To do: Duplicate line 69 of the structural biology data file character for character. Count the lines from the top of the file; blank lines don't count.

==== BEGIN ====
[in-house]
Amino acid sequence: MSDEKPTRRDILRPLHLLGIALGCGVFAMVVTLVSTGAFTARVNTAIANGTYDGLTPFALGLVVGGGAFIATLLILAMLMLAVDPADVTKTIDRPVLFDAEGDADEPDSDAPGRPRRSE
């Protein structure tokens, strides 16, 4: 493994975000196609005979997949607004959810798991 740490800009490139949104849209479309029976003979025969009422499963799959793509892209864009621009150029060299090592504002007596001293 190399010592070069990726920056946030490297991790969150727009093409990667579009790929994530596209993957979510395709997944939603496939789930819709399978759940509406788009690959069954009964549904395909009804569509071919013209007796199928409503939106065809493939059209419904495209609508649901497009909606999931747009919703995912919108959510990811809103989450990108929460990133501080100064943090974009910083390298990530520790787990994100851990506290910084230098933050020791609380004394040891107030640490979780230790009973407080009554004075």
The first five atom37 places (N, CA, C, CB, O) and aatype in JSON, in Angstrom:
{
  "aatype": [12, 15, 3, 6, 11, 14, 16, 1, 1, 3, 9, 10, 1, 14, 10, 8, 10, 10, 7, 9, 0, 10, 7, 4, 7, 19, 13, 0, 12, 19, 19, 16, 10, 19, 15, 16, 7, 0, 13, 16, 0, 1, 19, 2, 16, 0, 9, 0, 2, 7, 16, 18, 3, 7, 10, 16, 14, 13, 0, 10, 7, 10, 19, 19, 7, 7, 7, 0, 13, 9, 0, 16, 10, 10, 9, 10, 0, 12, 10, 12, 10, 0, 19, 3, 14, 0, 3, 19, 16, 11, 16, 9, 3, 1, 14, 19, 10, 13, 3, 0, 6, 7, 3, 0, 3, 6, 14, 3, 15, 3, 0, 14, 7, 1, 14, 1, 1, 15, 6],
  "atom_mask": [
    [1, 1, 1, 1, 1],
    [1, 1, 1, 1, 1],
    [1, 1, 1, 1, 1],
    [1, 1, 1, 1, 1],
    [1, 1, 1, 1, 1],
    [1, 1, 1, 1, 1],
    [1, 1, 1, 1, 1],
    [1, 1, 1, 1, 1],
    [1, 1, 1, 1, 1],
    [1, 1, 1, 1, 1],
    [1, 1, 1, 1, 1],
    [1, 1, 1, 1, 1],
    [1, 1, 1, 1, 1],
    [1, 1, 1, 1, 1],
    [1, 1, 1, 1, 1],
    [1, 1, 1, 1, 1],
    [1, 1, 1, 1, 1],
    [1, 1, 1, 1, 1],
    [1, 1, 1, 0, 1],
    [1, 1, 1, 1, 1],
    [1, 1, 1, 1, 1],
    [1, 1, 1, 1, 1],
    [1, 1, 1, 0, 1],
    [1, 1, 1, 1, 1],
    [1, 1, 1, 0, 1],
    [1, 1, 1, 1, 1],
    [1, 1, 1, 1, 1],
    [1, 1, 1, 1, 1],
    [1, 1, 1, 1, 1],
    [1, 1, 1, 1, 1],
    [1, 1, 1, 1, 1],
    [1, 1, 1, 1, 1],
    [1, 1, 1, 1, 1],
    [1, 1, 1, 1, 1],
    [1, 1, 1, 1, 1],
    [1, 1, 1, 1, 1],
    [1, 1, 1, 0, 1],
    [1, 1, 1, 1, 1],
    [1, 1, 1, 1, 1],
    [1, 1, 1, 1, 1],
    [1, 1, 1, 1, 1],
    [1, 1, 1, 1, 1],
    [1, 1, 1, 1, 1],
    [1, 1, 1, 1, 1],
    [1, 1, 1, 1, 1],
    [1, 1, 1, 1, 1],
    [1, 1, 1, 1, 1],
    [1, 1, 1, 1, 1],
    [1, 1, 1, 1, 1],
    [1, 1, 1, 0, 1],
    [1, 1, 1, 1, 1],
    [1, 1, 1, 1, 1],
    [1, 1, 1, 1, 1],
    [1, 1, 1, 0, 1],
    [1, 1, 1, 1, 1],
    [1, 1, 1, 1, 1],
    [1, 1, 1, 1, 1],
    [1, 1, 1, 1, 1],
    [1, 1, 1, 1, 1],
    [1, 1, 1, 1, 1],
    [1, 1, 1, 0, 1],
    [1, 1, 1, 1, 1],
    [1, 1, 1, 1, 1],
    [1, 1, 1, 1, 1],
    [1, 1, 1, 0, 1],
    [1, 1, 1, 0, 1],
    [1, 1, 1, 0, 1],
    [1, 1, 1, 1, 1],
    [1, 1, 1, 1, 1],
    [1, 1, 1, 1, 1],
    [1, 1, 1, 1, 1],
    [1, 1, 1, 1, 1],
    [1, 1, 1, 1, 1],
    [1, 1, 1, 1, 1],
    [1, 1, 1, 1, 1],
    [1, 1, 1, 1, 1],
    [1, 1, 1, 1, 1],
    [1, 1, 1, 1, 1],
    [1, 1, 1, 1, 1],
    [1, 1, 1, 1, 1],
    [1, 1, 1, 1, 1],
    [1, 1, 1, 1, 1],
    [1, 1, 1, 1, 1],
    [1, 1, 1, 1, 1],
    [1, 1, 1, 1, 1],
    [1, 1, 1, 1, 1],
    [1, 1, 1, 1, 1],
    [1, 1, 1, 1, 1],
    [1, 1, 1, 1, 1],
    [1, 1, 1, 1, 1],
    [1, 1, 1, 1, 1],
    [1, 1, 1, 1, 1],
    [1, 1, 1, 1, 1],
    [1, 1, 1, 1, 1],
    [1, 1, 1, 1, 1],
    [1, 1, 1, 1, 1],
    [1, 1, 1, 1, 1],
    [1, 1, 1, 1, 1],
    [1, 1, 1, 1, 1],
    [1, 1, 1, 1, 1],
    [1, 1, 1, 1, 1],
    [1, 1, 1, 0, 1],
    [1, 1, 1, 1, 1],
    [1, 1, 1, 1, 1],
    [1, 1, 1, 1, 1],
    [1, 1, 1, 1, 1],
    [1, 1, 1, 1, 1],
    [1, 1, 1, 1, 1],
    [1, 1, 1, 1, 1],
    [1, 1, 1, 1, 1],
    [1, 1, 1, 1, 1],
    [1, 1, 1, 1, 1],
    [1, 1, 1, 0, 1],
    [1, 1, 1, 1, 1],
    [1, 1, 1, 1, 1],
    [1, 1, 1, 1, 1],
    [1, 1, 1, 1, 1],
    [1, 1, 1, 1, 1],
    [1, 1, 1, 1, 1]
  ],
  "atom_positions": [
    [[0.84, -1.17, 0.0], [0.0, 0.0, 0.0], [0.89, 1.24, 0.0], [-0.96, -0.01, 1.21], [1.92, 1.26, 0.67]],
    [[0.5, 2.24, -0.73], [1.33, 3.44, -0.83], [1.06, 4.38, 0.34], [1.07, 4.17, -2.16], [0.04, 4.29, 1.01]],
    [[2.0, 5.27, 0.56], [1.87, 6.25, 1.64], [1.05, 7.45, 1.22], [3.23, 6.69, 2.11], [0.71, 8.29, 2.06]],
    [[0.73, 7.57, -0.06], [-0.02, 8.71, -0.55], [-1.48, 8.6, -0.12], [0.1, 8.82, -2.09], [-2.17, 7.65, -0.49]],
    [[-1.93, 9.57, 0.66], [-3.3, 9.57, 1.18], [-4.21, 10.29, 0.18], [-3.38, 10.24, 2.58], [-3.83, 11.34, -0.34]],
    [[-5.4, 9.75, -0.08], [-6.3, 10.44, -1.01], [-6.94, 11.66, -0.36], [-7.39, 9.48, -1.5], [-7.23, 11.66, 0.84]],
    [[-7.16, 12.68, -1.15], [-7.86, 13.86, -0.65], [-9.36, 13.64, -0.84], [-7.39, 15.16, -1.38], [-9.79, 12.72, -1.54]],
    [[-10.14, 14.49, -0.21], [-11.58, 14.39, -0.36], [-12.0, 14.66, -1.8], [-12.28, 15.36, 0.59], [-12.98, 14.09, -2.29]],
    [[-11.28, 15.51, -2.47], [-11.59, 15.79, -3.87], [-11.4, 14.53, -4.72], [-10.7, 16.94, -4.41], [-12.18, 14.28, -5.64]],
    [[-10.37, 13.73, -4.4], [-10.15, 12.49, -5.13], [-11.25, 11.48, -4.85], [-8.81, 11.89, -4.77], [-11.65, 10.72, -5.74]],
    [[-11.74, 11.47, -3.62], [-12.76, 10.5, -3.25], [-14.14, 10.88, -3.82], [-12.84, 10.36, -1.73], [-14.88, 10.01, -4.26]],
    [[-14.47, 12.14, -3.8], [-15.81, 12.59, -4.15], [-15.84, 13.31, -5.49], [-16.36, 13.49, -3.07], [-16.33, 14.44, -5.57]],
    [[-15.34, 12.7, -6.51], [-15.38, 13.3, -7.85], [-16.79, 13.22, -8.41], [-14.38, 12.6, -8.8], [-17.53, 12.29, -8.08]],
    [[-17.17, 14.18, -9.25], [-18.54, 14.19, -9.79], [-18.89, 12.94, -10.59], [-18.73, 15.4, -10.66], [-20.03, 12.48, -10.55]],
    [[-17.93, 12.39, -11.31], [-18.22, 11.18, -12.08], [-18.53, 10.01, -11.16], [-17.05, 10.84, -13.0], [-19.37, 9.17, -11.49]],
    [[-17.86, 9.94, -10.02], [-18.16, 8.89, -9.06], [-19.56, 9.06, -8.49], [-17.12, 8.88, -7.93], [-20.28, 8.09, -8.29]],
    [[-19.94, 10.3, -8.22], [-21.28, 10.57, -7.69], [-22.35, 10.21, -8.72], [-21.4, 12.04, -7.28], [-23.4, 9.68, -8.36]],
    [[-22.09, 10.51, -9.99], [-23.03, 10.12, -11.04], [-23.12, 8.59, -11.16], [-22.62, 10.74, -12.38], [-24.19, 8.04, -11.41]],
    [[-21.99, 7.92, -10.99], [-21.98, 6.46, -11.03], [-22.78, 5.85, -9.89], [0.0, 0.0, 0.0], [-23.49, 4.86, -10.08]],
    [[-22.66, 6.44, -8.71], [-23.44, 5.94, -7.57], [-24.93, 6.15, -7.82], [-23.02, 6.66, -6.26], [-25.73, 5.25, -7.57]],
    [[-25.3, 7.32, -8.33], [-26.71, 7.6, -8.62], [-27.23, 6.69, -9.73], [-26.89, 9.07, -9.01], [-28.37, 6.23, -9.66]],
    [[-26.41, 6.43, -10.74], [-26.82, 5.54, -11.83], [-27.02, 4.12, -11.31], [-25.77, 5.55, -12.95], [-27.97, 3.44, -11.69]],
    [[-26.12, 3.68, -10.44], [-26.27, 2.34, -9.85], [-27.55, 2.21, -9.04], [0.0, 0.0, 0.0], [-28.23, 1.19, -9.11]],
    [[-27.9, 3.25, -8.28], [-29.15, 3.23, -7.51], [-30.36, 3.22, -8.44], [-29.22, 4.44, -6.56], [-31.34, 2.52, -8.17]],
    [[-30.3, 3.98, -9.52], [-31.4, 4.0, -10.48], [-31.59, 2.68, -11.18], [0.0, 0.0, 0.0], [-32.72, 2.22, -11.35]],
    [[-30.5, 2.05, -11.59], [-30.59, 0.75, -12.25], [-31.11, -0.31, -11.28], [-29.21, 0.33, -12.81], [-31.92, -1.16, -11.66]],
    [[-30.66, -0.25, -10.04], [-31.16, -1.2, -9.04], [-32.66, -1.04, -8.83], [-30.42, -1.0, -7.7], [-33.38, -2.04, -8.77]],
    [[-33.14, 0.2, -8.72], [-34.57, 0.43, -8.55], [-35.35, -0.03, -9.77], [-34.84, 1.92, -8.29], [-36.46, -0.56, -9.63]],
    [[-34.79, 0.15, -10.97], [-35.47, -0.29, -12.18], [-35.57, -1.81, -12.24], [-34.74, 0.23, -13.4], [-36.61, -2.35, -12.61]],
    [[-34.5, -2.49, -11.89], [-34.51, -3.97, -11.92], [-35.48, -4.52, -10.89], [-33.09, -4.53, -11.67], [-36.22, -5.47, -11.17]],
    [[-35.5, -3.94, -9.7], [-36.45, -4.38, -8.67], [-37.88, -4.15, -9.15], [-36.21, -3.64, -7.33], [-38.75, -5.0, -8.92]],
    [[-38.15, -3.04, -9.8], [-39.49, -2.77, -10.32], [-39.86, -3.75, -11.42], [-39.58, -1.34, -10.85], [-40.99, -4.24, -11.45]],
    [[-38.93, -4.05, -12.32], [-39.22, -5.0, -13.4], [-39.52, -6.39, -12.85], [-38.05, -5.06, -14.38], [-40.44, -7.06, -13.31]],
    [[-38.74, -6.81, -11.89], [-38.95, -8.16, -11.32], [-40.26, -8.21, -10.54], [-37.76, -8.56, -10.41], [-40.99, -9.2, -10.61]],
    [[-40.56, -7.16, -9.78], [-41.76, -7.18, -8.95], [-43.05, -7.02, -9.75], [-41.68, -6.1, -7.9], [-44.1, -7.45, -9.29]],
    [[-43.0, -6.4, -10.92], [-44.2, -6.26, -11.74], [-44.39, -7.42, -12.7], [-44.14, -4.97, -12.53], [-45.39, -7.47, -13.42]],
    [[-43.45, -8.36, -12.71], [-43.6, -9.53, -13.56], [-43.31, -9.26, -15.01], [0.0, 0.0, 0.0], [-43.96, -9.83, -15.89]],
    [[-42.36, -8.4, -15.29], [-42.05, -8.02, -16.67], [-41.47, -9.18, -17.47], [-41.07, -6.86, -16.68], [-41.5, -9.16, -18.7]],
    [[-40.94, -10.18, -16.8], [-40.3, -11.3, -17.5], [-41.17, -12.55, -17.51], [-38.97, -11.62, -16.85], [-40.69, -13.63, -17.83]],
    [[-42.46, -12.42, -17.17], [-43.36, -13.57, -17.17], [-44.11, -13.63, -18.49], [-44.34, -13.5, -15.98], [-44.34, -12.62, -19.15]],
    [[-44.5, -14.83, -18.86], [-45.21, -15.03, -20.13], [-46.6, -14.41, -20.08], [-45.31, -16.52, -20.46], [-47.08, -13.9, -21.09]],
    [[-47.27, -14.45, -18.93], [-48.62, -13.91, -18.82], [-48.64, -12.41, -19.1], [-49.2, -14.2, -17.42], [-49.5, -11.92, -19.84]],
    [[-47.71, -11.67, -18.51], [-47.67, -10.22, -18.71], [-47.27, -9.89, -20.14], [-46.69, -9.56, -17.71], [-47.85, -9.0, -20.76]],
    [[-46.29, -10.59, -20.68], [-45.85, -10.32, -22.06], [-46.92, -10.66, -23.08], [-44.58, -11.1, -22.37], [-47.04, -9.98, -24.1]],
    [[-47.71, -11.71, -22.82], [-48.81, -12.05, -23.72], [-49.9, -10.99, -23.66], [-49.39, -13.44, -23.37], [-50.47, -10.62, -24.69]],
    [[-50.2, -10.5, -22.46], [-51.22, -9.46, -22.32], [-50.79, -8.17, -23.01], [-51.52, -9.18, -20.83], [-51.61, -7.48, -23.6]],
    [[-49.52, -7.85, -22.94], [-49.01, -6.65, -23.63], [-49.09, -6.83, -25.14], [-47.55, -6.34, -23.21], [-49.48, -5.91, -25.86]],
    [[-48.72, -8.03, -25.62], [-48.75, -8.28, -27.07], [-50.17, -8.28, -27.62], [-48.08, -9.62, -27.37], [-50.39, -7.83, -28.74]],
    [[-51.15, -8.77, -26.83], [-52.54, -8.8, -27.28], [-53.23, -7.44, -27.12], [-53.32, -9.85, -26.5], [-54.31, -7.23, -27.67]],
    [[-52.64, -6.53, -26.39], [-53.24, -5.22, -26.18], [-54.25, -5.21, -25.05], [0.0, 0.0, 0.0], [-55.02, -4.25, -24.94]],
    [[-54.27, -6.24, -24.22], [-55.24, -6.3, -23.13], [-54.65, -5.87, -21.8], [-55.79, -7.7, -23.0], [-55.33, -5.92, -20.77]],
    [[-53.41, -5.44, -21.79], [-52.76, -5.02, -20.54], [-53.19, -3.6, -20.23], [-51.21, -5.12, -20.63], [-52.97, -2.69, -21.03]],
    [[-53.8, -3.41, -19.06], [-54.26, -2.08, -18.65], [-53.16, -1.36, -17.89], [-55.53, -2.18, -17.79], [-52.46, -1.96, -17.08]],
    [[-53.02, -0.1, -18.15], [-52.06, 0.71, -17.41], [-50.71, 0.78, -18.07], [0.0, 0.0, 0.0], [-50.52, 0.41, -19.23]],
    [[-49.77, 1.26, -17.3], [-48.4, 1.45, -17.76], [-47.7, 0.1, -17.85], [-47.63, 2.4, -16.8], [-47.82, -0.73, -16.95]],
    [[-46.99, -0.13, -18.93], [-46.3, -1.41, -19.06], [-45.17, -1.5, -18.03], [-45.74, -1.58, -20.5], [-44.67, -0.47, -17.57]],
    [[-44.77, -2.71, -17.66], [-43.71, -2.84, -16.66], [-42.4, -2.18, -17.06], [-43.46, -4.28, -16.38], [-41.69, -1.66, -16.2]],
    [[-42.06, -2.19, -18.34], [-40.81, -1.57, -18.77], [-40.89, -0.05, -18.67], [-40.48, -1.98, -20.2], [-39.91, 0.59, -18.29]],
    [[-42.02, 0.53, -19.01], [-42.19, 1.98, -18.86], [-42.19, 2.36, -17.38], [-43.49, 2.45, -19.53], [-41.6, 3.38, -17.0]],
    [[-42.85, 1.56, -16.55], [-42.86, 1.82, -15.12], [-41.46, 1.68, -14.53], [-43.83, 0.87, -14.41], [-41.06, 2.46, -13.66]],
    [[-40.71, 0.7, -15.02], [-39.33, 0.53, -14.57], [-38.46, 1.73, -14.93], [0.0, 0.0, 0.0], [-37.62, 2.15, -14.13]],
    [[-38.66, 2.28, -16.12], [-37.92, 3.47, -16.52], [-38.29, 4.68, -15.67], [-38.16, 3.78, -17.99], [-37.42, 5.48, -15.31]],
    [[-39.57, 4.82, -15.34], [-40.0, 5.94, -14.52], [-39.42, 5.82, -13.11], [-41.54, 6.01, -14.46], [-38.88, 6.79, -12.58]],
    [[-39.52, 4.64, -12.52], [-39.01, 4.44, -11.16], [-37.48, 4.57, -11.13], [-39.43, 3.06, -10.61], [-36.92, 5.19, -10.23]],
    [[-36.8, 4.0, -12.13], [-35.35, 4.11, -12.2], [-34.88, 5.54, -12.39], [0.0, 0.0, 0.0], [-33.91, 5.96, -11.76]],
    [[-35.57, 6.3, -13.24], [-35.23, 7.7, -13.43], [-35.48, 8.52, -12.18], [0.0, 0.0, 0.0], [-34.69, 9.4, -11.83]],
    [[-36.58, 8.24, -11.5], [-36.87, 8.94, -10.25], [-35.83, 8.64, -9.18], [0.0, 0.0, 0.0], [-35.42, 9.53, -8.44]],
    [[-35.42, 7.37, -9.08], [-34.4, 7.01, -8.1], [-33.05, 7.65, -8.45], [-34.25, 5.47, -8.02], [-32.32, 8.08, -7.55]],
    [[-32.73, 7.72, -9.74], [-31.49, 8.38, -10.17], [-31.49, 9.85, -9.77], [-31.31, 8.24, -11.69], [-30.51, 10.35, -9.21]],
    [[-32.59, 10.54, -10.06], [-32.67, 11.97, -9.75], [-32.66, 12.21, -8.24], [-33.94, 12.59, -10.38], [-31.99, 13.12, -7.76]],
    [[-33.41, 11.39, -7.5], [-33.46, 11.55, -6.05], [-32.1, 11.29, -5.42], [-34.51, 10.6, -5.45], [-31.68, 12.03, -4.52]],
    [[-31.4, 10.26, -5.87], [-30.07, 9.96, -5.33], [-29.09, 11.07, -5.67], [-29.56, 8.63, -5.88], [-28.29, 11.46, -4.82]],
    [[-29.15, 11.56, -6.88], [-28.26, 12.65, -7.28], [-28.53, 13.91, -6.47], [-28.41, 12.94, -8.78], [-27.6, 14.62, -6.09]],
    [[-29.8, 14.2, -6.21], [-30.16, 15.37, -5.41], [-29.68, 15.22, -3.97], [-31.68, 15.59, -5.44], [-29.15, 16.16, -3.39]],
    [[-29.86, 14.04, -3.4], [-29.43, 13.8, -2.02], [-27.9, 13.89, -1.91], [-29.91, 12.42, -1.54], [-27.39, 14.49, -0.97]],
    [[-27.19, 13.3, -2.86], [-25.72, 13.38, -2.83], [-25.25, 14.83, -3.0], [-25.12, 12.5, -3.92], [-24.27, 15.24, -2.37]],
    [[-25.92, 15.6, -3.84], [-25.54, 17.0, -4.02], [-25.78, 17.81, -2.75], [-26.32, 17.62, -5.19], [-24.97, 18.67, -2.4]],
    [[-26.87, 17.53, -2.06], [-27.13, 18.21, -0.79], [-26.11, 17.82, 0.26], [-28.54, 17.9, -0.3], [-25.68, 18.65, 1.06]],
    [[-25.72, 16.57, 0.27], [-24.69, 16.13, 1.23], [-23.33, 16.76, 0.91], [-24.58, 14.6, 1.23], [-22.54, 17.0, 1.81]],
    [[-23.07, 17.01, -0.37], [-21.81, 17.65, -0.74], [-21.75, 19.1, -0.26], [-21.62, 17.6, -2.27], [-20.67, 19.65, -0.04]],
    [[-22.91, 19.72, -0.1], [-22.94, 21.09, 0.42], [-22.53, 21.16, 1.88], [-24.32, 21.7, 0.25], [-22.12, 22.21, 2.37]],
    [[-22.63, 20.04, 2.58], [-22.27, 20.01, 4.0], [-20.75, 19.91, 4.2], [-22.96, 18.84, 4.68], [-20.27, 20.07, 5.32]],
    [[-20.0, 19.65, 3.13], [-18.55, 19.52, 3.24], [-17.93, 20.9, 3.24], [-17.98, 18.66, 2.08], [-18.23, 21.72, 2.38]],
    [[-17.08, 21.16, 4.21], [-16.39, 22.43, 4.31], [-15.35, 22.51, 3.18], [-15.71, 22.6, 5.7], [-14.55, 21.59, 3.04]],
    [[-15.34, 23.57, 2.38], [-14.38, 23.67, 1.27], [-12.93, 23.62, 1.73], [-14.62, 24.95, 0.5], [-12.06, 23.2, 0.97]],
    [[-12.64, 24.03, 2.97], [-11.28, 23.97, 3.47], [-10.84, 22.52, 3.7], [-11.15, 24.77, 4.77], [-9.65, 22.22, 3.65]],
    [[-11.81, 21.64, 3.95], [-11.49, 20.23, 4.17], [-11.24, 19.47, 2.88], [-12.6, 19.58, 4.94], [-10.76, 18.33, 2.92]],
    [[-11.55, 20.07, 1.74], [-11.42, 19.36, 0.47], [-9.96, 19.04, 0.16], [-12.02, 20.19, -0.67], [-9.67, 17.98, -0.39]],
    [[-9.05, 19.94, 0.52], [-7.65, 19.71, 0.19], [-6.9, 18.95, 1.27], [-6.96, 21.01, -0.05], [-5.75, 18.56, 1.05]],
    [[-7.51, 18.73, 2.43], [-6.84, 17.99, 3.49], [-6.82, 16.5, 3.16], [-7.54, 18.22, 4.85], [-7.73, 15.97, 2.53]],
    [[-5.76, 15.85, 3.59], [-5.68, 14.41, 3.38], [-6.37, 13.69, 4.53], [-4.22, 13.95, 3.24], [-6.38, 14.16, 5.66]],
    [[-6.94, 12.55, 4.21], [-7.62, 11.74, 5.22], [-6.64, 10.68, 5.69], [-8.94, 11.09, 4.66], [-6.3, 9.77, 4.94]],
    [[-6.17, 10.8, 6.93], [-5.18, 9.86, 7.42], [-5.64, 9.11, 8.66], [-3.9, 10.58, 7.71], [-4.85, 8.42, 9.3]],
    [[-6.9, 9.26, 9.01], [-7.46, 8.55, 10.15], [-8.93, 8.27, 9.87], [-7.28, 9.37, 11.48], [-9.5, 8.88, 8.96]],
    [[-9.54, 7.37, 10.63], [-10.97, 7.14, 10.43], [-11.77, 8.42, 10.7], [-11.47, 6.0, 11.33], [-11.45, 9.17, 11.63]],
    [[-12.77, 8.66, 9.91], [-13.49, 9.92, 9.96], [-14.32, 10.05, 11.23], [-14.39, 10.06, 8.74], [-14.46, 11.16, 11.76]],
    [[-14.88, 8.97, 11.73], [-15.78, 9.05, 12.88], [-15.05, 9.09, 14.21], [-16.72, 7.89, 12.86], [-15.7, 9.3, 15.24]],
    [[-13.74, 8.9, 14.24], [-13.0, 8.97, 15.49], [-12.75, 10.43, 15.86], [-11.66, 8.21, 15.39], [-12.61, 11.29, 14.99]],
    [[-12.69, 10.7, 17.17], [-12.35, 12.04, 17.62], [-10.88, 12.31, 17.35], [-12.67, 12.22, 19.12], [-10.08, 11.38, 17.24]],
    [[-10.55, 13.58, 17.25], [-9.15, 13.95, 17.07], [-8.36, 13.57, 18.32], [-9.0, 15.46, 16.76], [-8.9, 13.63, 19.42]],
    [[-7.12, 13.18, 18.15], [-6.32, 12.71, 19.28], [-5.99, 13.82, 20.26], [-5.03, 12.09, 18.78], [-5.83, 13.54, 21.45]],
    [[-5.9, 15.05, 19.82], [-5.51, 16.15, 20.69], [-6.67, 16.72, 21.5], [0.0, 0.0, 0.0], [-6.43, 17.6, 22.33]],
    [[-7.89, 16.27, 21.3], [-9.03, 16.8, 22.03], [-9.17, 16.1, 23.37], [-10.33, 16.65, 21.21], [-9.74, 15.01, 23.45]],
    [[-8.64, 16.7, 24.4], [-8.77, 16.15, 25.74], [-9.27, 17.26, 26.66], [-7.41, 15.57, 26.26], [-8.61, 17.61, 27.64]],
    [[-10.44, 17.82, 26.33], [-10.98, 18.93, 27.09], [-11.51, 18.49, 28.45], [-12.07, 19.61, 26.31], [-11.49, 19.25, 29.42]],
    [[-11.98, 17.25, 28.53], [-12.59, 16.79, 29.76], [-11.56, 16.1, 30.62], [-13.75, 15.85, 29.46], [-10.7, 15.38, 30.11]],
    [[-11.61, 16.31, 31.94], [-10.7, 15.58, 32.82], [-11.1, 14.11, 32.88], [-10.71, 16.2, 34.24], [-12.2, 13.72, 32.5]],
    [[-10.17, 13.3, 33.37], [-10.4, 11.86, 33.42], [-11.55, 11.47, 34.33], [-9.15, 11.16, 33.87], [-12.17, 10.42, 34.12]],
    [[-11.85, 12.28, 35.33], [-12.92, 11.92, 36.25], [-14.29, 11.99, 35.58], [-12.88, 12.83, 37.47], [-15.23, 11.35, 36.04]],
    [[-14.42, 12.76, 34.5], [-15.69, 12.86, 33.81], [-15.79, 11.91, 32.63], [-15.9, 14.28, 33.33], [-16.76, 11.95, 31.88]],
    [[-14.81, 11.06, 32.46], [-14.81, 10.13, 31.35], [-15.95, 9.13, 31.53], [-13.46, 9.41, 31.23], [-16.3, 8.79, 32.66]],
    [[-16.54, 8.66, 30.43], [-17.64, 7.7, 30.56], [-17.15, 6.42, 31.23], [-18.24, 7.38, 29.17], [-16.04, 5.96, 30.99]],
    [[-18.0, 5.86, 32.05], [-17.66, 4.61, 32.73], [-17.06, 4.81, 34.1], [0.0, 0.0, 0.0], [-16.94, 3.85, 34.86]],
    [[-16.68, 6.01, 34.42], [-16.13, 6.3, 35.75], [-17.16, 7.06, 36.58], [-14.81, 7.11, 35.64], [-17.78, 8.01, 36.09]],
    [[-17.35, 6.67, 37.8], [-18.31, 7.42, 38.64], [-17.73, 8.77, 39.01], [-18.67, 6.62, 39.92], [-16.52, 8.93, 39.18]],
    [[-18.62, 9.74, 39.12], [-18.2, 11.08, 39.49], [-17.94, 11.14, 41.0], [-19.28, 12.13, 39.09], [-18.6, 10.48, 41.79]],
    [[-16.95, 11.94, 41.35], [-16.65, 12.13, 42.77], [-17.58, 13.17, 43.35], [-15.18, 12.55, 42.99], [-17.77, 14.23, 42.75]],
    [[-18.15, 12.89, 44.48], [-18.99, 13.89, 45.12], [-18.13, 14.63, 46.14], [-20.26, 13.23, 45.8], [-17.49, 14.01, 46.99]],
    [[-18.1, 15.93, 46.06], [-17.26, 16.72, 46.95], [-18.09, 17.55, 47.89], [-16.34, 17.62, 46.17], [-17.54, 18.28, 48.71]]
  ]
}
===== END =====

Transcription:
    [1, 1, 1, 1, 1],